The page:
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Abbott Receives FDA Authorization for Blood Test to Detect Zika Virus

According to the company, this is the first commercial molecular test to be authorized by the US Food and Drug Administration (FDA) to detect Zika in whole blood samples.

Abbott Receives FDA Authorization for Blood Test to Detect Zika Virus

By: Sarah Hand, M.Sc.

Posted on: in News | Life Science News

Diagnostics maker Abbott, has announced that their RealTime Zika test has been approved to detect the virus in whole blood samples, for emergency use. According to the company, this is the first commercial molecular test to be authorized by the US Food and Drug Administration (FDA) to detect Zika in whole blood samples.

Compared to serum and urine samples, the Zika virus can be detected in whole blood samples for a longer time period as the pathogen remains in the blood at higher levels. One of the conditions of the authorization of Abbott’s Zika test is that the whole blood sample be collected from a patient alongside a serum or plasma sample.

“Diagnosing a Zika infection can be challenging, especially since people might not have any symptoms or only have mild symptoms that last a few days,” said Dr. John Hackett, divisional vice president, applied research and technology, Diagnostics Products, Abbott. “Abbott’s molecular test may provide the ability to identify the active virus over a longer time period with whole blood and could provide a more accurate diagnosis. Our test can also distinguish Zika from other viruses such as dengue or chikungunya, which helps doctors make informed diagnoses to help people get back to better health.”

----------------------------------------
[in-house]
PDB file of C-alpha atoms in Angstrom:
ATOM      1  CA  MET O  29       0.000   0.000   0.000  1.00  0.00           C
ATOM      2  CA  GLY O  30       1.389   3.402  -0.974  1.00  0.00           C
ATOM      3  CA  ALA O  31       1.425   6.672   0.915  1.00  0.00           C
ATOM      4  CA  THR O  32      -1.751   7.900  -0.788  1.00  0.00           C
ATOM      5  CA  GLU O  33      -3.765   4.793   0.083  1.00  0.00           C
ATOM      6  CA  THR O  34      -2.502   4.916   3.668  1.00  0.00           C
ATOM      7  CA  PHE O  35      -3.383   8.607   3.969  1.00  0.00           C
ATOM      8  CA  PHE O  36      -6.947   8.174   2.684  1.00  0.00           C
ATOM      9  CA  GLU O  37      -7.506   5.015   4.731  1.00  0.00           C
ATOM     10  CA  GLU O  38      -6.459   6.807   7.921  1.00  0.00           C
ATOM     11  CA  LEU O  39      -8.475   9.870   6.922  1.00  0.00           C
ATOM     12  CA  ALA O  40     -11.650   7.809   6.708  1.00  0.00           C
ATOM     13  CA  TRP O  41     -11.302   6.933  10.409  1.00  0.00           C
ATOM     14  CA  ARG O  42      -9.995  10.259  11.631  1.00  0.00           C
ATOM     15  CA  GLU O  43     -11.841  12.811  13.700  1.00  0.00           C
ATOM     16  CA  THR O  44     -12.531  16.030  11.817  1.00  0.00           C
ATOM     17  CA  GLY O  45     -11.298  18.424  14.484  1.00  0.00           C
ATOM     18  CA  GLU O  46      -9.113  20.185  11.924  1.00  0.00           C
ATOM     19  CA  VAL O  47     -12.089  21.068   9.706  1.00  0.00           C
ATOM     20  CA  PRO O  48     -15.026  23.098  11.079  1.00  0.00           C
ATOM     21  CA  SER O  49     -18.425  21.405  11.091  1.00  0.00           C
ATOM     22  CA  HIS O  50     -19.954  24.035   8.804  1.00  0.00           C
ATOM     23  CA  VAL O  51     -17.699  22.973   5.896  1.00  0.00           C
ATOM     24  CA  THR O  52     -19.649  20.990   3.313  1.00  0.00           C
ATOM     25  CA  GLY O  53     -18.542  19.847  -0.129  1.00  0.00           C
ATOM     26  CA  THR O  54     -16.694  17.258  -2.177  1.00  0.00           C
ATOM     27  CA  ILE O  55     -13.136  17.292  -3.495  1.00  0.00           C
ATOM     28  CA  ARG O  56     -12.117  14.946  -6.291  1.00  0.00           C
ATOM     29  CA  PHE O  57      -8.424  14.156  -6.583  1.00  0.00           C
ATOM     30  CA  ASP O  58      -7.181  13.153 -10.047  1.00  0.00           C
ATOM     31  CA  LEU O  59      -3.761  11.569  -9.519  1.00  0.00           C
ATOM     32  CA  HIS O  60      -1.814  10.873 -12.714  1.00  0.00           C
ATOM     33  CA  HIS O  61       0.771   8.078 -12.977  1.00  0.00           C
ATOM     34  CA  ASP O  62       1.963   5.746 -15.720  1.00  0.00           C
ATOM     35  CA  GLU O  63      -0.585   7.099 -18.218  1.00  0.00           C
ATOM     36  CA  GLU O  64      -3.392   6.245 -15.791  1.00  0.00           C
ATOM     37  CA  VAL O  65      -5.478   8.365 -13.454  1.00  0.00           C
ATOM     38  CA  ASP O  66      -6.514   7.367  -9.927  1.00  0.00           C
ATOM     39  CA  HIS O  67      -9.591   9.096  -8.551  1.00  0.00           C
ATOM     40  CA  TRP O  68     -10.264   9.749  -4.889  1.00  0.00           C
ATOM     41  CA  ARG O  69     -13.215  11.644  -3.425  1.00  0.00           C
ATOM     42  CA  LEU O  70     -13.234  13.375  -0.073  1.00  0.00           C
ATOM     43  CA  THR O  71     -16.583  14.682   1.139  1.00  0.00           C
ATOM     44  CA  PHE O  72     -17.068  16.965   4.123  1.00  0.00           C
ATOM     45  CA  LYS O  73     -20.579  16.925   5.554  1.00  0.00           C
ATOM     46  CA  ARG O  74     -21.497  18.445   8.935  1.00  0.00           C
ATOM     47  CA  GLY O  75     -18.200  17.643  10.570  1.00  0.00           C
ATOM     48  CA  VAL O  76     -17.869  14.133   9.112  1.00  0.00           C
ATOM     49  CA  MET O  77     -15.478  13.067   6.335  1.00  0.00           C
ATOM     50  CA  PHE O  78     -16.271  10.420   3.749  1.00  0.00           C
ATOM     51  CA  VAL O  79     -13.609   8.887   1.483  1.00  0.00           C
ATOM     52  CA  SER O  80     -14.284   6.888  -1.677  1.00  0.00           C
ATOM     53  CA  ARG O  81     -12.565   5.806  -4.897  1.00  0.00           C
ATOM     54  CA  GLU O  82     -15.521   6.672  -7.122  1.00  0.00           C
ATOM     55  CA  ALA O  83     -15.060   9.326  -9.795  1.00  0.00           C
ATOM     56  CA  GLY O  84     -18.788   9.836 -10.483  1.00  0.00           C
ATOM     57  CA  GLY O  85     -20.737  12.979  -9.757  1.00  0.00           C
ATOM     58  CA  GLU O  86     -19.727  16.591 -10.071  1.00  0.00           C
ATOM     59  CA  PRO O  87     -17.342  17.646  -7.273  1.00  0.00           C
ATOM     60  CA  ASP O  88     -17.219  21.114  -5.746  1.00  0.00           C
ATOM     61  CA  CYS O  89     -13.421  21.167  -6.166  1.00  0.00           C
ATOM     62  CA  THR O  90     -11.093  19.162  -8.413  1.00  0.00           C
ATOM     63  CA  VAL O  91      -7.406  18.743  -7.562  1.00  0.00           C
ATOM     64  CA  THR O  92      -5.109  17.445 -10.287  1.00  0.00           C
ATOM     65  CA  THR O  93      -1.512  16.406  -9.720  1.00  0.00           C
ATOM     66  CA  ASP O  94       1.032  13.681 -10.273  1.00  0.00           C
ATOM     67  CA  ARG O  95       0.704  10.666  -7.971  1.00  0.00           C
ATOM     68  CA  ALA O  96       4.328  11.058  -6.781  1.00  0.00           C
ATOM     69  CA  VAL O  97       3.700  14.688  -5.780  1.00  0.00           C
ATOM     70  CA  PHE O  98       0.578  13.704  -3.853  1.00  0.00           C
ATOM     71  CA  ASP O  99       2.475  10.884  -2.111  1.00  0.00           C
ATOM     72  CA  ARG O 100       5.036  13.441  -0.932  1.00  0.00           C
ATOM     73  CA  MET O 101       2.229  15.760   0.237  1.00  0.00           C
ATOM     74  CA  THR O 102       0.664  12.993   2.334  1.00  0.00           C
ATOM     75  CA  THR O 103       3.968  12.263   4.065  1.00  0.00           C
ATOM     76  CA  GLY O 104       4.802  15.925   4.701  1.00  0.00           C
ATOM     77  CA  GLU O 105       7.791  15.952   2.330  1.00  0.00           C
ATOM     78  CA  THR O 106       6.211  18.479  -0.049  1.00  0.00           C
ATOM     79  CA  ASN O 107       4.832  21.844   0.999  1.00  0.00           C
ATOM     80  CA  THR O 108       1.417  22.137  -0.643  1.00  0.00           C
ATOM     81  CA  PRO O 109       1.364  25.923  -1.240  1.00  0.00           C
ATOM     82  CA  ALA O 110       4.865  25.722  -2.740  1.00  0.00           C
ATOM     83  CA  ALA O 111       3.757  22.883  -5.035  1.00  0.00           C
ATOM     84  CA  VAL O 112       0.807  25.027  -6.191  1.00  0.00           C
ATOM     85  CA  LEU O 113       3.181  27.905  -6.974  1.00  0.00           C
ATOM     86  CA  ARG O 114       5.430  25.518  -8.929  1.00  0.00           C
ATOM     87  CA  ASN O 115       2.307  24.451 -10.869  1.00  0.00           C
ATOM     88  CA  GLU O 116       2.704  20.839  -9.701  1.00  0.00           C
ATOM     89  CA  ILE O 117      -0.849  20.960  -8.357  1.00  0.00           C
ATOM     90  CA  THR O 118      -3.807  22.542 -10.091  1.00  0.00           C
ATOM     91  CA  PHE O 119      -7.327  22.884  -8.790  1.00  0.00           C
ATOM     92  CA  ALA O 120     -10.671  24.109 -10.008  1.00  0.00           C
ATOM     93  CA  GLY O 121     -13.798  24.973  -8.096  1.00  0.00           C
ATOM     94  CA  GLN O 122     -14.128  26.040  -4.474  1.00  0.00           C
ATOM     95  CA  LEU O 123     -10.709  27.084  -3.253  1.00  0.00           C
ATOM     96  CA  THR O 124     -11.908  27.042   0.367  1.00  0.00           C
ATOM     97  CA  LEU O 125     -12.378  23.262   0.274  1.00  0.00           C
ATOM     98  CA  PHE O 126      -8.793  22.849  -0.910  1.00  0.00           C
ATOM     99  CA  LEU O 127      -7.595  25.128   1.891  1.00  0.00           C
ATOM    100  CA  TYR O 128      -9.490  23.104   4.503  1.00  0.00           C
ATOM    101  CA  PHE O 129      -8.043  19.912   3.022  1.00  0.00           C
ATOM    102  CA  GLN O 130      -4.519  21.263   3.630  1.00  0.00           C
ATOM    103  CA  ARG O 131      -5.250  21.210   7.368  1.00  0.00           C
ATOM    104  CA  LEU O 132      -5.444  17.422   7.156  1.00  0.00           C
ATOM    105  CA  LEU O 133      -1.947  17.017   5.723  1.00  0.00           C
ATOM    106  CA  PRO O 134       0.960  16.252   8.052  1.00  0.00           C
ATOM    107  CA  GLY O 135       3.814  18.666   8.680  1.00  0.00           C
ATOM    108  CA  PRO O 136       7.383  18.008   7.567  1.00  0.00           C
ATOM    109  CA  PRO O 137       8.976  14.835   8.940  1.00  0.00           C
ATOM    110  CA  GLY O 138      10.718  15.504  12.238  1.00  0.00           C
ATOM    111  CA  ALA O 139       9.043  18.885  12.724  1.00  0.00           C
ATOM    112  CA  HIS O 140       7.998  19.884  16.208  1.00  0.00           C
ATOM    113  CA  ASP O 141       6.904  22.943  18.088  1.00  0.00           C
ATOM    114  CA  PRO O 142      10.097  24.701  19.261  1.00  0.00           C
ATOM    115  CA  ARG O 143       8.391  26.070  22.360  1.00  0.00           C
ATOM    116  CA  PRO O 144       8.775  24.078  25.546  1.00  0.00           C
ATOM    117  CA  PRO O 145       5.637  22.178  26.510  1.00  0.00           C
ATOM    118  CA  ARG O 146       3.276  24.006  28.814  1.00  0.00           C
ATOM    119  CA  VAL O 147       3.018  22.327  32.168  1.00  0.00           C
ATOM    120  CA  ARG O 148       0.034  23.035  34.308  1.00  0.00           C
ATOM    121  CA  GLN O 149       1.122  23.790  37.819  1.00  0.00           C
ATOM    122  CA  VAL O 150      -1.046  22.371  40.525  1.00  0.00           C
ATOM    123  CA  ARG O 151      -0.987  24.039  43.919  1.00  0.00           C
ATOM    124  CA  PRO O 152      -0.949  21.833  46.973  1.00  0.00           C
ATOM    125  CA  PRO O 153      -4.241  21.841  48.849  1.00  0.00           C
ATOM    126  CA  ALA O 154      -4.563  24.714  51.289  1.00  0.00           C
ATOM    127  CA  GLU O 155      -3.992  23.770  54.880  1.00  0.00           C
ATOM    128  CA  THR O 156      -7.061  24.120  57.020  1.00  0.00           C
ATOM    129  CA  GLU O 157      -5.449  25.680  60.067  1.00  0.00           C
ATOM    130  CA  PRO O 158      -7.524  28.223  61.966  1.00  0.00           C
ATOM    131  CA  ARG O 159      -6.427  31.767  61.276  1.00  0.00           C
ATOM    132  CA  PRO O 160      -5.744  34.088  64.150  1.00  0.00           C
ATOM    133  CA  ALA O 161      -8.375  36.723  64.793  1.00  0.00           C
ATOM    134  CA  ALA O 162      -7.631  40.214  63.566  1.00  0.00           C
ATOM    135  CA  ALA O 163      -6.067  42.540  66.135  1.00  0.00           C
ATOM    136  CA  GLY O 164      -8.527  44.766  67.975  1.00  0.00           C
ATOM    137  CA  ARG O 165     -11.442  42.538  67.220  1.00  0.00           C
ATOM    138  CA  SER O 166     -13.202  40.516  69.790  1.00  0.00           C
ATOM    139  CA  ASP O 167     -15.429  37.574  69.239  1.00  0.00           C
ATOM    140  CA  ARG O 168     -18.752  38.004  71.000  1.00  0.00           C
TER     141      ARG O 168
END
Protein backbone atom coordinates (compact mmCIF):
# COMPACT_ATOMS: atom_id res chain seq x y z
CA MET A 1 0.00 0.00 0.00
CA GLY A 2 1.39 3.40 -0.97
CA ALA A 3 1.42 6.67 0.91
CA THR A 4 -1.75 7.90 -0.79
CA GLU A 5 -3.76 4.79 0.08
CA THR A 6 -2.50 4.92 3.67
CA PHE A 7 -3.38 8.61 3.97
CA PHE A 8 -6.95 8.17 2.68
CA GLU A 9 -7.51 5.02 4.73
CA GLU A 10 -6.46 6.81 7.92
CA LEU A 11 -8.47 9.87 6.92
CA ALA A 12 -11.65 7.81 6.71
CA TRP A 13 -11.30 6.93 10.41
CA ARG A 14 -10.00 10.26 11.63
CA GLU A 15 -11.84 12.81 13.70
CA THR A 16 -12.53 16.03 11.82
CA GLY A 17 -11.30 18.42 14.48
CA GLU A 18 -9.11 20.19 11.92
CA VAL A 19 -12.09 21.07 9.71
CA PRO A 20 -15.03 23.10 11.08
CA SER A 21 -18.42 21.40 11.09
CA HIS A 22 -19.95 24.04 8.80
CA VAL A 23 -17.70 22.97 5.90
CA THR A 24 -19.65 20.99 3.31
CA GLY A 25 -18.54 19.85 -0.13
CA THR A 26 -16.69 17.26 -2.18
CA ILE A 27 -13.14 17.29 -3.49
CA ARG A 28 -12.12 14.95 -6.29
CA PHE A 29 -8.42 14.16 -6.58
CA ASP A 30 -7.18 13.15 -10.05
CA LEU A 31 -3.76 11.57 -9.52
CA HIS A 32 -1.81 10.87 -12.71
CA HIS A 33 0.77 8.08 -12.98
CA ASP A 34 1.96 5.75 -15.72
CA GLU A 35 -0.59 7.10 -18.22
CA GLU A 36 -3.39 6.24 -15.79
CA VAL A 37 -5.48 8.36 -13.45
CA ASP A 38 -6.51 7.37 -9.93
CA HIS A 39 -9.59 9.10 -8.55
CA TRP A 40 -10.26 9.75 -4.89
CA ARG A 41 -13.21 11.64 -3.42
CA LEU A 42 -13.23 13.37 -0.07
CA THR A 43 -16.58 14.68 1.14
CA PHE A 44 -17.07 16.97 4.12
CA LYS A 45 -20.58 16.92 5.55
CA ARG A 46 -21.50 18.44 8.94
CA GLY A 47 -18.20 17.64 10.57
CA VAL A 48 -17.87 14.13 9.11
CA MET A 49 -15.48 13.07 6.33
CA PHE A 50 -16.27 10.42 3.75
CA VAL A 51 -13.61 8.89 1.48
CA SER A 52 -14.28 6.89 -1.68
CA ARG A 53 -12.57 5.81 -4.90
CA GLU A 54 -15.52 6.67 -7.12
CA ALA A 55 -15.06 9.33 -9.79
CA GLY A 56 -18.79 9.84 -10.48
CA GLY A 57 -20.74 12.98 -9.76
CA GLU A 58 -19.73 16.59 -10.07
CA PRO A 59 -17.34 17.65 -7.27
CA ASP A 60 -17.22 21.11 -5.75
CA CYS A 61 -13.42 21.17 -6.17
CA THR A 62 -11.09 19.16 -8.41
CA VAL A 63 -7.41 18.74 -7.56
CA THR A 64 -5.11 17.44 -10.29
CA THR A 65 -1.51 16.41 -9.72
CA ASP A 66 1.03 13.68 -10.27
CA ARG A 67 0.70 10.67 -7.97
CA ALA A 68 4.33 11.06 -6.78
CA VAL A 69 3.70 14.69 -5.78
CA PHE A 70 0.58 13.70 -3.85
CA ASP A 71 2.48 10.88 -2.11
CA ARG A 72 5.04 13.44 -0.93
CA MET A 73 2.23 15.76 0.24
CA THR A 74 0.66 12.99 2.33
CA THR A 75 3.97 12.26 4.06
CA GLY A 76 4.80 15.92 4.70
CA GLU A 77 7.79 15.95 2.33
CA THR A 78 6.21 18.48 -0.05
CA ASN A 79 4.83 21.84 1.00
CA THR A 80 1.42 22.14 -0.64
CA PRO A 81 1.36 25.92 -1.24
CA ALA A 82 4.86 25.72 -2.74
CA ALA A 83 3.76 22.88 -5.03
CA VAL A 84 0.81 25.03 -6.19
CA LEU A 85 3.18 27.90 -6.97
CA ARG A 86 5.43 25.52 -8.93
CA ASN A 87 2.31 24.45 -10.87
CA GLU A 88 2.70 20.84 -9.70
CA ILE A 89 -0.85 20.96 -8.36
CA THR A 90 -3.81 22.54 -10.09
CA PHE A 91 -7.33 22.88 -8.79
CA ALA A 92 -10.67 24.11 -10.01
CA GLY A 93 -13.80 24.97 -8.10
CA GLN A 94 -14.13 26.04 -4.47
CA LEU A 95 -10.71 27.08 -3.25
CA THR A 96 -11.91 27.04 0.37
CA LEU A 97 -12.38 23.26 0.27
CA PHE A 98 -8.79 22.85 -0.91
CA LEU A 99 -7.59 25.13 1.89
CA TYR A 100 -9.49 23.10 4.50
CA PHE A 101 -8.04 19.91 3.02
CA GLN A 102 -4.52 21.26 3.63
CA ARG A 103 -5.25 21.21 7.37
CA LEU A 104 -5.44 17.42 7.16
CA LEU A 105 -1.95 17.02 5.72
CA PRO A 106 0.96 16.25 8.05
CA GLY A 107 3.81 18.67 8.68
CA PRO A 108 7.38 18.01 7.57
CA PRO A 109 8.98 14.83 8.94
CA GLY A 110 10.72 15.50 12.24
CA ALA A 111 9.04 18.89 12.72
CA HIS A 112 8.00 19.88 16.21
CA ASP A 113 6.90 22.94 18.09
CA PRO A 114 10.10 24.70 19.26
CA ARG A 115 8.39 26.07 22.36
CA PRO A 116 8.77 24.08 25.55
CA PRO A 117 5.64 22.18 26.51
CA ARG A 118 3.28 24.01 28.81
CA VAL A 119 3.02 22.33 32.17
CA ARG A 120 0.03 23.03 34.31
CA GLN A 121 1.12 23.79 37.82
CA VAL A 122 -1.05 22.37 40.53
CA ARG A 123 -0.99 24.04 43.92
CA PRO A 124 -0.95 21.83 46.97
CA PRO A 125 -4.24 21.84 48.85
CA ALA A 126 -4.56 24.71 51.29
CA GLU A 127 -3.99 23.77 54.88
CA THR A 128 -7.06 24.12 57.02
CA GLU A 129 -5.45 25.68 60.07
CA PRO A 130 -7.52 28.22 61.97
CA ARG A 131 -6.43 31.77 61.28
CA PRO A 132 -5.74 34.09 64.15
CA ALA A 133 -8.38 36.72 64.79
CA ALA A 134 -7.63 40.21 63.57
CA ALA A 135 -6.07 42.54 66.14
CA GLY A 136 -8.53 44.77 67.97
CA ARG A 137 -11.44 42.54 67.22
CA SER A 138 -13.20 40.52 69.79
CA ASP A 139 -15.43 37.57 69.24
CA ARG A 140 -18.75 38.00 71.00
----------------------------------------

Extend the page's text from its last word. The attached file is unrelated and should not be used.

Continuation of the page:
The RealTime Zika test is compatible with Abbott’s m2000 RealTime System, which is used as a molecular diagnostics instrument in hospitals and reference laboratories in the US and other countries. The test is highly sensitive and produces results in five to seven hours.

The diagnostic is also automated, making it less labor-intensive for laboratory staff. This automation also helps mitigate the risk of human error, and reduces the wait time for results.

While media coverage of the Zika virus outbreak has diminished, the World Health Organization (WHO) still believes that Zika is a major public health challenge. While the infection is often asymptomatic, it has been linked to serious birth defects, making it important that possible cases are diagnosed early.


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